One of the following technology-specific challenges has to be addressed:
- Photovoltaics: Tackling the bottlenecks of high penetration levels of PV electricity into the electric power network:PV electricity is not necessarily generated when mostly needed. Furthermore, small distributed PV systems feed into the grid possibly all at the same time challenging grid stability. To enable the effective and efficient integration of growing shares of PV power into the grid, the idea of PV producers becoming “prosumers” – both producers and consumers of energy – is gaining ground while “self-consumption” is becoming a major driver for the installation of small distributed PV systems. To facilitate this to happen, the following sub-challenges need to be addressed:
- Development of solutions for innovative system-integration and power-management for households/larger buildings (in general small distributed PV systems) including storage, particularly addressing the impact of self-consumption on the operation of the grid and the value of PV electricity when aggregated and offered to the wholesale market;
- Based on these solutions, elaboration of business and management models, including cost-benefit analysis and assessing economic feasibility for the European urban landscape.
- Heat Pumps: Accelerate the penetration of heat pumps for heating and cooling purposes: Heating and cooling represents almost 50% of the final EU energy consumption and cooling demand is increasing. The cost associated with the purchase and installation of heat pumps remains an obstacle for a wider penetration on the market. In order to accelerate the penetration of heat pumps for heating and cooling purposes, proposals should address the following challenges:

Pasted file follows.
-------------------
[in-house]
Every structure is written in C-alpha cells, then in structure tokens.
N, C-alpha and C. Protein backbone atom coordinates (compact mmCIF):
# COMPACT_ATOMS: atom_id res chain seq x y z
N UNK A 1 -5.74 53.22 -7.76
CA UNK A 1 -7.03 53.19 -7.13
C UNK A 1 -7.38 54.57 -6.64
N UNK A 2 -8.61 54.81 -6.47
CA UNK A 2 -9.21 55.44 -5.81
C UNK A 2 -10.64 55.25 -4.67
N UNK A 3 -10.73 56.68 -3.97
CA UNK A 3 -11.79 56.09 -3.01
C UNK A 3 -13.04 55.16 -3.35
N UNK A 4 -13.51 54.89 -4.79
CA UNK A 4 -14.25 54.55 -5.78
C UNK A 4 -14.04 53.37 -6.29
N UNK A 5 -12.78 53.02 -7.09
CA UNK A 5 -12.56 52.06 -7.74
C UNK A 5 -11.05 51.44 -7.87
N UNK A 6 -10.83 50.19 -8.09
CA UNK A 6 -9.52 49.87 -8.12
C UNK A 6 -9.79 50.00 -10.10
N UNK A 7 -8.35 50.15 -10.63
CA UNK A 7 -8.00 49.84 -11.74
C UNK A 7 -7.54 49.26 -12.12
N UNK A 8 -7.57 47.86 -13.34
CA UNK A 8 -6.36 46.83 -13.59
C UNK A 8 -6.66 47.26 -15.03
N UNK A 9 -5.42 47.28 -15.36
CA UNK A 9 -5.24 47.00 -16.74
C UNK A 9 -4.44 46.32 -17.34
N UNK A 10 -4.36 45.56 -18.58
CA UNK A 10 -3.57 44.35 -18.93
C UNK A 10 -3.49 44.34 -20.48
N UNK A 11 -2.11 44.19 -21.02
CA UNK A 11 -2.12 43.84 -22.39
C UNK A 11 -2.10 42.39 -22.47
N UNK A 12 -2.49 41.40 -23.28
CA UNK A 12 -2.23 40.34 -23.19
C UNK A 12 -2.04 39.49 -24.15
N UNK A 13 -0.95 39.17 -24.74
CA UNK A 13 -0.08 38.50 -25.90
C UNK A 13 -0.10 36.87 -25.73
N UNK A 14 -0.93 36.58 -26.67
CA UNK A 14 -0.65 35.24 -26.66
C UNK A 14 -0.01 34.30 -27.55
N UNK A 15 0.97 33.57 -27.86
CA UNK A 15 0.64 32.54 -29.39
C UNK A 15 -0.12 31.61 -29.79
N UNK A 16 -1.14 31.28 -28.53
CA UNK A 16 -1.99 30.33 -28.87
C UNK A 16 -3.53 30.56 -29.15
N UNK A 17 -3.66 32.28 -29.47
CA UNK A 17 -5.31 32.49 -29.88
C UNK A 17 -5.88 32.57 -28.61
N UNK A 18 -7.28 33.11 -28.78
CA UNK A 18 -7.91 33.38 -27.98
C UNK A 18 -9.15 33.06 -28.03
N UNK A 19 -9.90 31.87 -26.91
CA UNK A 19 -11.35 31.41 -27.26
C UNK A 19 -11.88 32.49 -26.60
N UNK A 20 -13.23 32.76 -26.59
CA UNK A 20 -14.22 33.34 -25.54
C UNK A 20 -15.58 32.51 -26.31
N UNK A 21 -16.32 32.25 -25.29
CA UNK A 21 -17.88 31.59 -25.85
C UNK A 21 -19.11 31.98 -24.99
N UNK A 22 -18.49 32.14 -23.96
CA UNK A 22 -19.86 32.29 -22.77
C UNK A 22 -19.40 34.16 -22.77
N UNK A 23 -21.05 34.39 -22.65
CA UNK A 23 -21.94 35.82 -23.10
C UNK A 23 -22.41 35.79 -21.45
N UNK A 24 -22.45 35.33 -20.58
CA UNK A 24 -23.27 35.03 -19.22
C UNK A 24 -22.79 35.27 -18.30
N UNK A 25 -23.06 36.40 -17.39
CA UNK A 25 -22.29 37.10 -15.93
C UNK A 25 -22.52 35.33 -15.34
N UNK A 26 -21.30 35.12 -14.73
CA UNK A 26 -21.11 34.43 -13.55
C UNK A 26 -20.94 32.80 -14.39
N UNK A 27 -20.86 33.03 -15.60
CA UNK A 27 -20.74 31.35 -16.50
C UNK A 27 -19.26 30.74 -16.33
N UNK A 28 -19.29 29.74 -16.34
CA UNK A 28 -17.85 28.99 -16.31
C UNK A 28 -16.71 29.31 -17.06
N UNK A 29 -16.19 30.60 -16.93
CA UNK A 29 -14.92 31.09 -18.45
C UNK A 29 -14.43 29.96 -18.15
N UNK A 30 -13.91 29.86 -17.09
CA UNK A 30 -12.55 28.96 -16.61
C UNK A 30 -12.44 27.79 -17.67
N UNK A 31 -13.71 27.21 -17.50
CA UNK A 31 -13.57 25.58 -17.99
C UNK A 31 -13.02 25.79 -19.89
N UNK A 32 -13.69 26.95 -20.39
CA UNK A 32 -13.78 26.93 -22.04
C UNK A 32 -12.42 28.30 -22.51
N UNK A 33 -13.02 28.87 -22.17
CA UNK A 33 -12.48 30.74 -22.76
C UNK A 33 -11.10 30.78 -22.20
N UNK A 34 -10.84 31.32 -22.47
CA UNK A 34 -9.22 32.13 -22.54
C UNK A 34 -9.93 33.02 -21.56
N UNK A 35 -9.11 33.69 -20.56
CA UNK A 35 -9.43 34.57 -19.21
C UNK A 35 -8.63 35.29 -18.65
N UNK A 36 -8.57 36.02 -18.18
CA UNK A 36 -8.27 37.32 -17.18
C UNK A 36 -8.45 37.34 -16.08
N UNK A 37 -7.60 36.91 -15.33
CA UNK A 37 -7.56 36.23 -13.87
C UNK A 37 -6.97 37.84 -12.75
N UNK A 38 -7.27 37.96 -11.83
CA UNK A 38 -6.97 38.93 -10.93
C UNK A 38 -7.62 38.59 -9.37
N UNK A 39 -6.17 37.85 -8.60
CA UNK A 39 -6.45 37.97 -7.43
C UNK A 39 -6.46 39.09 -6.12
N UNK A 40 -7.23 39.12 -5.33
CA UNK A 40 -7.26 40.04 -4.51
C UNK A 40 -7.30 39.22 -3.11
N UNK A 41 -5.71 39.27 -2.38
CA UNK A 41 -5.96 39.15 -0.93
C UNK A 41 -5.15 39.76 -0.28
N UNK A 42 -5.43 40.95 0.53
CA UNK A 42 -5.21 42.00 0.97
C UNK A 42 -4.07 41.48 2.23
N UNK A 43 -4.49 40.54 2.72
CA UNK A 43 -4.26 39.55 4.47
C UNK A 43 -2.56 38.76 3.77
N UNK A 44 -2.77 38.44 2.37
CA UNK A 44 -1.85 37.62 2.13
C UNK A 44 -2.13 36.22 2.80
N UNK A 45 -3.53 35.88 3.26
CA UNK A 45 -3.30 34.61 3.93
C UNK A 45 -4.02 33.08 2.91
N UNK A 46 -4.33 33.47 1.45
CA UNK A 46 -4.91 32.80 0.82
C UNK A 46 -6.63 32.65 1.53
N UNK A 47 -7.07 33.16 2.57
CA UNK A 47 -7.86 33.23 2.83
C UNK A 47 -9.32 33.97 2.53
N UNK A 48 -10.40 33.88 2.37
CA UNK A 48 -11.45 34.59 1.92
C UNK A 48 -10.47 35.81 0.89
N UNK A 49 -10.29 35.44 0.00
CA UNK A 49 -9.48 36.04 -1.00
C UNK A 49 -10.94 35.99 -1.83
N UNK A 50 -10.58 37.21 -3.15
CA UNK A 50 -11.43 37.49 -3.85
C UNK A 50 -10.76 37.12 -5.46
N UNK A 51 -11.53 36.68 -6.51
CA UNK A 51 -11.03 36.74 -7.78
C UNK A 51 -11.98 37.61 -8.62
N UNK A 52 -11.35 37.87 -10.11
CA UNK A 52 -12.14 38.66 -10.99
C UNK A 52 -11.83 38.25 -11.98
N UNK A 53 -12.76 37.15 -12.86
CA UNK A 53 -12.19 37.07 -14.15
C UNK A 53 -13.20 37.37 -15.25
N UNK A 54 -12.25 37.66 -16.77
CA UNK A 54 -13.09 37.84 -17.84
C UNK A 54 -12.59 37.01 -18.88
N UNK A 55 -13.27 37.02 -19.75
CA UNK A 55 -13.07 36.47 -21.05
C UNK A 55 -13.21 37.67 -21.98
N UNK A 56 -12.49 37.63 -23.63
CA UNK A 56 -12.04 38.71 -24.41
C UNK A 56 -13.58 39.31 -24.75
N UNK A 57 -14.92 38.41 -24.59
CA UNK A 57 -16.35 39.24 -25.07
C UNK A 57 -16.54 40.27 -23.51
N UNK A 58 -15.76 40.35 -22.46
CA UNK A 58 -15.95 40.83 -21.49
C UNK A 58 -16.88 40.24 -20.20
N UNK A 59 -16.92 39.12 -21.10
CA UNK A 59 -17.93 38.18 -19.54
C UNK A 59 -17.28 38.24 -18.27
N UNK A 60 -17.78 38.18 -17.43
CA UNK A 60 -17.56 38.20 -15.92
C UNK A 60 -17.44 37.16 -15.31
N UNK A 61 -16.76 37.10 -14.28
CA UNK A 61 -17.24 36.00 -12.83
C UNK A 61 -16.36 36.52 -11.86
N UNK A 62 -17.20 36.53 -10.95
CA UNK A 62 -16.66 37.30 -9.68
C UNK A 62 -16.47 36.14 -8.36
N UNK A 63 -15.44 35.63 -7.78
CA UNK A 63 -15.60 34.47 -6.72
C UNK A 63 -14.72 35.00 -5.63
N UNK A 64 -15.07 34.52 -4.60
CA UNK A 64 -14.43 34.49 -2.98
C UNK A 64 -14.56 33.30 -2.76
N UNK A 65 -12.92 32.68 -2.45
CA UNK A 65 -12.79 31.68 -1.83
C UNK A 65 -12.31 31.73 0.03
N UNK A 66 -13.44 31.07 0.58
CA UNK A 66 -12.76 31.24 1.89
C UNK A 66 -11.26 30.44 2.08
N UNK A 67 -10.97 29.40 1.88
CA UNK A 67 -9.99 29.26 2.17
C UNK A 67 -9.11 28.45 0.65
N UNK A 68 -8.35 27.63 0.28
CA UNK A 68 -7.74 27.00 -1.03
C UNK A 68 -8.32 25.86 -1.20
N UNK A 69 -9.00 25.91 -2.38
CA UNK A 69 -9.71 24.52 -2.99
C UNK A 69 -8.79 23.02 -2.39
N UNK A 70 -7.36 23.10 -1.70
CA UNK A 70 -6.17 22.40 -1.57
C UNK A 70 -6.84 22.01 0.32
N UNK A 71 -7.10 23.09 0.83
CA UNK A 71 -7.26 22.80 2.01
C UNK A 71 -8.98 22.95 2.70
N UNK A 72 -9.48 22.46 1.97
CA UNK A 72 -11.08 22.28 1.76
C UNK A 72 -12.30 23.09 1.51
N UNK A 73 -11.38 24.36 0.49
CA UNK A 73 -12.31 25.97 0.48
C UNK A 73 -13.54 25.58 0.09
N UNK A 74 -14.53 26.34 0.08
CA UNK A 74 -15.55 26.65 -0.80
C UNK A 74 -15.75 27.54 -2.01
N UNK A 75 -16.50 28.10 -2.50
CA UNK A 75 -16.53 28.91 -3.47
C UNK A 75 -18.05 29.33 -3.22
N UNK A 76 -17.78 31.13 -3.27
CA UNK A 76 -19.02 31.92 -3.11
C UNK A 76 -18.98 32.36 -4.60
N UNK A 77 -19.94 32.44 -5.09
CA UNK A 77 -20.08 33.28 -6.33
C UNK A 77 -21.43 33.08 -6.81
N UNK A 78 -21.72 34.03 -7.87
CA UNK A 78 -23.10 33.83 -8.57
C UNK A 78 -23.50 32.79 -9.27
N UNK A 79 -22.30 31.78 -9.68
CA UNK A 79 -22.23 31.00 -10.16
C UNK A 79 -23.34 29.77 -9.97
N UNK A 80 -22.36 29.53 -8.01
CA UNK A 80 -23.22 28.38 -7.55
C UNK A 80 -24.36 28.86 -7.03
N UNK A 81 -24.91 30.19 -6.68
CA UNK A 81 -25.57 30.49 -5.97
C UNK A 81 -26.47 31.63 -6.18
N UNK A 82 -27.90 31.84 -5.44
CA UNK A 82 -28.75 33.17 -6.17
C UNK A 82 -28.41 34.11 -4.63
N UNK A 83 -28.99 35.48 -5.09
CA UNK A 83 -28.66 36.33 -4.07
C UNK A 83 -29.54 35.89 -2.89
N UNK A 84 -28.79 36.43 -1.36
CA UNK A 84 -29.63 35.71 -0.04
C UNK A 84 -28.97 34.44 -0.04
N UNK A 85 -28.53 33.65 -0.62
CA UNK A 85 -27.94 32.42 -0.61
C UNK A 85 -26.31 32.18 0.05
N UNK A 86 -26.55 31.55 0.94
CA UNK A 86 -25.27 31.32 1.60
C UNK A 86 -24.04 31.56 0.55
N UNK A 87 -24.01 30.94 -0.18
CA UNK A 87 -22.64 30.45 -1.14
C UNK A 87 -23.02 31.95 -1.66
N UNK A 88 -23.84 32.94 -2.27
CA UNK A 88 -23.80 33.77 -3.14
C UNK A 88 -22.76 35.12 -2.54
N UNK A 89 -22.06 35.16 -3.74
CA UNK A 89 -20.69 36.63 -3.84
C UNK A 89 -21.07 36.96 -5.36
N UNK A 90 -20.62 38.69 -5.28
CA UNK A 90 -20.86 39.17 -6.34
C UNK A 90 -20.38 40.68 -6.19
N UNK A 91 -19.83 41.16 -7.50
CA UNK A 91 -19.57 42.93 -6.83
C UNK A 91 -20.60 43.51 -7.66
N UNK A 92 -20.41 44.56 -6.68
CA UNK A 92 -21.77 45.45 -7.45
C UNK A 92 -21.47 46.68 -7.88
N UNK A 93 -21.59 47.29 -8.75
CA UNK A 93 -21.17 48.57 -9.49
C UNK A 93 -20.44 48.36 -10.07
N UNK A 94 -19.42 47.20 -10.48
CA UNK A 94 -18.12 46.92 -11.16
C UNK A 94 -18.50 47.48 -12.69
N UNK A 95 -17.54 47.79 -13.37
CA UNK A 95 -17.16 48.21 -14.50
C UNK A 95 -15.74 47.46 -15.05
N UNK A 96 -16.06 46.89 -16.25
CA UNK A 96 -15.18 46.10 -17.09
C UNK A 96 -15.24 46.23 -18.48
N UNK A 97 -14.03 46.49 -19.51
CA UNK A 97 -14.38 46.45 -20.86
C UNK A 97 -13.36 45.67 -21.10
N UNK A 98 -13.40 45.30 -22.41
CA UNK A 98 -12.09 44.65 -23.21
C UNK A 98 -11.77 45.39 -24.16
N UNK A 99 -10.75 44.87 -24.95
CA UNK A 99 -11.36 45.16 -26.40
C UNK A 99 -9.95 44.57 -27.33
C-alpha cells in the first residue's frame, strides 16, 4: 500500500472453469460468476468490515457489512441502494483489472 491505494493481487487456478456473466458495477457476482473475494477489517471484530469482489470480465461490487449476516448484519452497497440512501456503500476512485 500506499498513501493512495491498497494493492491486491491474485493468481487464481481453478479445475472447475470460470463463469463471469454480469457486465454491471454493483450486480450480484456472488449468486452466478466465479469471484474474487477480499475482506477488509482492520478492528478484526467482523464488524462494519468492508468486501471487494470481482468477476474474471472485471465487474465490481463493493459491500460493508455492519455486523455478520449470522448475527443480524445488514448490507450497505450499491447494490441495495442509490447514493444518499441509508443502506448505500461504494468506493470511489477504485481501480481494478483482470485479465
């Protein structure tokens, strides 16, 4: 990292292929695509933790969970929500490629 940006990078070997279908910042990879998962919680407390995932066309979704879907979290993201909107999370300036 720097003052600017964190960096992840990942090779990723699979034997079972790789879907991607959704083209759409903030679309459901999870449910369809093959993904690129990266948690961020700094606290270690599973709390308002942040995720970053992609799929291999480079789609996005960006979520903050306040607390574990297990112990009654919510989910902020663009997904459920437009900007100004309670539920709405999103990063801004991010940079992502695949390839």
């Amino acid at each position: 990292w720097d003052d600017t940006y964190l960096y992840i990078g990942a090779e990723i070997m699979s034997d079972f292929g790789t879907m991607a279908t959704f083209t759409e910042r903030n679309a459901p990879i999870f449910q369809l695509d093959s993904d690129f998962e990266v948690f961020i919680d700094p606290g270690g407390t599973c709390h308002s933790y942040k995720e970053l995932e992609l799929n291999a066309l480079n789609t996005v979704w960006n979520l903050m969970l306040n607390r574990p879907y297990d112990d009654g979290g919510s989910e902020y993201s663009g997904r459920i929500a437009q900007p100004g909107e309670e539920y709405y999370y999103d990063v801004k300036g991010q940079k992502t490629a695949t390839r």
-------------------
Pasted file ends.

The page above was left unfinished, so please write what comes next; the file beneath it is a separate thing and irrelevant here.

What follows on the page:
- identification of the most promising cost reduction options for CAPEX, installation costs, and OPEX as well as development of EU wide scenarios of deployment; proposed prioritisation of R&I investments;
- development of solutions for innovative system integration and integrated power management for household/industrial buildings.
- CSP: Facilitating the supply of electricity from CSP plants in Southern Europe to Central and Northern European countries– By means of CSP Southern European countries could supply renewable electricity on demand to the entire European energy market, including Central and Northern European countries – in particular, the Renewable Energy Directive foresees cooperation mechanisms to this end to allow Member States to meet their national targets cost-efficiently. The exploitation of this possibility would greatly facilitate the market uptake of CSP, but this has not happened so far. The challenge is to identify all issues (technological, legal, economic, political, social, financial, etc.) that may constitute an obstacle to the supply of renewable electricity on demand from CSP plants to Central and Northern European countries (other than those bottlenecks related to building new physical interconnections), and to identify possible solutions and propose options for addressing the issues in the context of a concrete project case.
- Wind energy: Increasing the market share of wind energy systems:One of the following specific sub-challenges need to be addressed: i) Develop spatial planning methodologies and tools for new onshore wind and repowering of old wind farms taking into account environmental and social impacts but also the adoption of the latest developments in wind energy technology; ii) Identify the bottlenecks for further deployment in Europe and the regulations which limit the adoption of technological innovation and their deployment possibilities; iii) Increase the social acceptance and support for wind energy in ‘wind energy scarce regions’ using, with solid involvement of social sciences and humanities and local communities and civil society to understand best practices and to increase knowledge about social and environmental impact of wind energy.